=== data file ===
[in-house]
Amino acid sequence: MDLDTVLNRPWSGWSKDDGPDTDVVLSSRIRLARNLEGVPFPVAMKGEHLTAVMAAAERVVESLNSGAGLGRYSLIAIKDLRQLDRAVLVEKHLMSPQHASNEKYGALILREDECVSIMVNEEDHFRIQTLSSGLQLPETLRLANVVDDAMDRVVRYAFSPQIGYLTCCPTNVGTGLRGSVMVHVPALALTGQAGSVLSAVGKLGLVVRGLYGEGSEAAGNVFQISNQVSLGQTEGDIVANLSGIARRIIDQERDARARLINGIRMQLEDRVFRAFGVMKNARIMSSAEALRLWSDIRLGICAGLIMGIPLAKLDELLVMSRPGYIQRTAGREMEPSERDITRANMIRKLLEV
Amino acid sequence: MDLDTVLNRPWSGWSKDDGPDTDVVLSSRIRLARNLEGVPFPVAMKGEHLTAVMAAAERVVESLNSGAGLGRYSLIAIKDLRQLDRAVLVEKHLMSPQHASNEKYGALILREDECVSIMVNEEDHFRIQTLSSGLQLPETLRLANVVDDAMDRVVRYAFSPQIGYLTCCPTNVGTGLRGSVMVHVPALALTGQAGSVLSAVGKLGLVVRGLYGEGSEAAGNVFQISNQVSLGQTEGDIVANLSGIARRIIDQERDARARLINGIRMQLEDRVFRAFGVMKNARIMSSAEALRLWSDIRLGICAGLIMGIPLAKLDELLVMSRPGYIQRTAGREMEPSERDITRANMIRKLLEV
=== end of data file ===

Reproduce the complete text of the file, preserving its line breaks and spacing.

[in-house]
Amino acid sequence: MDLDTVLNRPWSGWSKDDGPDTDVVLSSRIRLARNLEGVPFPVAMKGEHLTAVMAAAERVVESLNSGAGLGRYSLIAIKDLRQLDRAVLVEKHLMSPQHASNEKYGALILREDECVSIMVNEEDHFRIQTLSSGLQLPETLRLANVVDDAMDRVVRYAFSPQIGYLTCCPTNVGTGLRGSVMVHVPALALTGQAGSVLSAVGKLGLVVRGLYGEGSEAAGNVFQISNQVSLGQTEGDIVANLSGIARRIIDQERDARARLINGIRMQLEDRVFRAFGVMKNARIMSSAEALRLWSDIRLGICAGLIMGIPLAKLDELLVMSRPGYIQRTAGREMEPSERDITRANMIRKLLEV
Amino acid sequence: MDLDTVLNRPWSGWSKDDGPDTDVVLSSRIRLARNLEGVPFPVAMKGEHLTAVMAAAERVVESLNSGAGLGRYSLIAIKDLRQLDRAVLVEKHLMSPQHASNEKYGALILREDECVSIMVNEEDHFRIQTLSSGLQLPETLRLANVVDDAMDRVVRYAFSPQIGYLTCCPTNVGTGLRGSVMVHVPALALTGQAGSVLSAVGKLGLVVRGLYGEGSEAAGNVFQISNQVSLGQTEGDIVANLSGIARRIIDQERDARARLINGIRMQLEDRVFRAFGVMKNARIMSSAEALRLWSDIRLGICAGLIMGIPLAKLDELLVMSRPGYIQRTAGREMEPSERDITRANMIRKLLEV